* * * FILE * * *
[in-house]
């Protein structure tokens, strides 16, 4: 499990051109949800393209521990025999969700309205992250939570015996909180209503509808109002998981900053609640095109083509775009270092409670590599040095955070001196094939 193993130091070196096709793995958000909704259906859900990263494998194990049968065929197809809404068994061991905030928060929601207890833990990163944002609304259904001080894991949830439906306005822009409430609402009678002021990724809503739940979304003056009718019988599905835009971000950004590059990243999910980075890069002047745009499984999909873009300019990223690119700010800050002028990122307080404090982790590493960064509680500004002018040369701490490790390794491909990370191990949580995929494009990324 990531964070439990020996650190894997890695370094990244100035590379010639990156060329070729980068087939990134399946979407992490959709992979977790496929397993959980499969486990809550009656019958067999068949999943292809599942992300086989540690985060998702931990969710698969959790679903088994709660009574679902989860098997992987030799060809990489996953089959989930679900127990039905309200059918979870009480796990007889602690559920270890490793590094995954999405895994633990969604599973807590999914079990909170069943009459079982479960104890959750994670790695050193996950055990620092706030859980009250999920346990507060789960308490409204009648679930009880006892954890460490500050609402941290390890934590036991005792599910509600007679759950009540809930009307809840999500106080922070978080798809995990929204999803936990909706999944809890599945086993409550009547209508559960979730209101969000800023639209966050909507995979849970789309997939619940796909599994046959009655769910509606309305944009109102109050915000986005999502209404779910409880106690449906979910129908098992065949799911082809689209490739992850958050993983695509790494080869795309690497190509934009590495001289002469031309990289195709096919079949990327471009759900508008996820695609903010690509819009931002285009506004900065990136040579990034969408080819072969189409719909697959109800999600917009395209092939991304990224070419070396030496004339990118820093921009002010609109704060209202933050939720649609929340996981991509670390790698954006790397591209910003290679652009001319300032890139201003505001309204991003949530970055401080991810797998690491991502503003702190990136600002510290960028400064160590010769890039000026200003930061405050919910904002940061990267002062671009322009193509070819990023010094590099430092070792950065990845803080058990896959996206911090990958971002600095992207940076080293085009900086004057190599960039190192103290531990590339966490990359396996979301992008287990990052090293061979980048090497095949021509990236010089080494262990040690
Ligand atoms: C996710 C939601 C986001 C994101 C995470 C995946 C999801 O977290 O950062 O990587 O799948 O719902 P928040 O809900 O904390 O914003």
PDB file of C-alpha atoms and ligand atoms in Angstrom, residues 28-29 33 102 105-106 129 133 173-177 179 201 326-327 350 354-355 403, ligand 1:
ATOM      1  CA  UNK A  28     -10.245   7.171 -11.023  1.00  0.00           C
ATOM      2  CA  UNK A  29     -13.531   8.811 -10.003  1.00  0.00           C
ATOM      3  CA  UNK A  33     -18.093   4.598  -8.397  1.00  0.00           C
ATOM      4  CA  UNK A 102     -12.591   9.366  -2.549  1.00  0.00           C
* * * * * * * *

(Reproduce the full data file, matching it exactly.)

[in-house]
């Protein structure tokens, strides 16, 4: 499990051109949800393209521990025999969700309205992250939570015996909180209503509808109002998981900053609640095109083509775009270092409670590599040095955070001196094939 193993130091070196096709793995958000909704259906859900990263494998194990049968065929197809809404068994061991905030928060929601207890833990990163944002609304259904001080894991949830439906306005822009409430609402009678002021990724809503739940979304003056009718019988599905835009971000950004590059990243999910980075890069002047745009499984999909873009300019990223690119700010800050002028990122307080404090982790590493960064509680500004002018040369701490490790390794491909990370191990949580995929494009990324 990531964070439990020996650190894997890695370094990244100035590379010639990156060329070729980068087939990134399946979407992490959709992979977790496929397993959980499969486990809550009656019958067999068949999943292809599942992300086989540690985060998702931990969710698969959790679903088994709660009574679902989860098997992987030799060809990489996953089959989930679900127990039905309200059918979870009480796990007889602690559920270890490793590094995954999405895994633990969604599973807590999914079990909170069943009459079982479960104890959750994670790695050193996950055990620092706030859980009250999920346990507060789960308490409204009648679930009880006892954890460490500050609402941290390890934590036991005792599910509600007679759950009540809930009307809840999500106080922070978080798809995990929204999803936990909706999944809890599945086993409550009547209508559960979730209101969000800023639209966050909507995979849970789309997939619940796909599994046959009655769910509606309305944009109102109050915000986005999502209404779910409880106690449906979910129908098992065949799911082809689209490739992850958050993983695509790494080869795309690497190509934009590495001289002469031309990289195709096919079949990327471009759900508008996820695609903010690509819009931002285009506004900065990136040579990034969408080819072969189409719909697959109800999600917009395209092939991304990224070419070396030496004339990118820093921009002010609109704060209202933050939720649609929340996981991509670390790698954006790397591209910003290679652009001319300032890139201003505001309204991003949530970055401080991810797998690491991502503003702190990136600002510290960028400064160590010769890039000026200003930061405050919910904002940061990267002062671009322009193509070819990023010094590099430092070792950065990845803080058990896959996206911090990958971002600095992207940076080293085009900086004057190599960039190192103290531990590339966490990359396996979301992008287990990052090293061979980048090497095949021509990236010089080494262990040690
Ligand atoms: C996710 C939601 C986001 C994101 C995470 C995946 C999801 O977290 O950062 O990587 O799948 O719902 P928040 O809900 O904390 O914003």
PDB file of C-alpha atoms and ligand atoms in Angstrom, residues 28-29 33 102 105-106 129 133 173-177 179 201 326-327 350 354-355 403, ligand 1:
ATOM      1  CA  UNK A  28     -10.245   7.171 -11.023  1.00  0.00           C
ATOM      2  CA  UNK A  29     -13.531   8.811 -10.003  1.00  0.00           C
ATOM      3  CA  UNK A  33     -18.093   4.598  -8.397  1.00  0.00           C
ATOM      4  CA  UNK A 102     -12.591   9.366  -2.549  1.00  0.00           C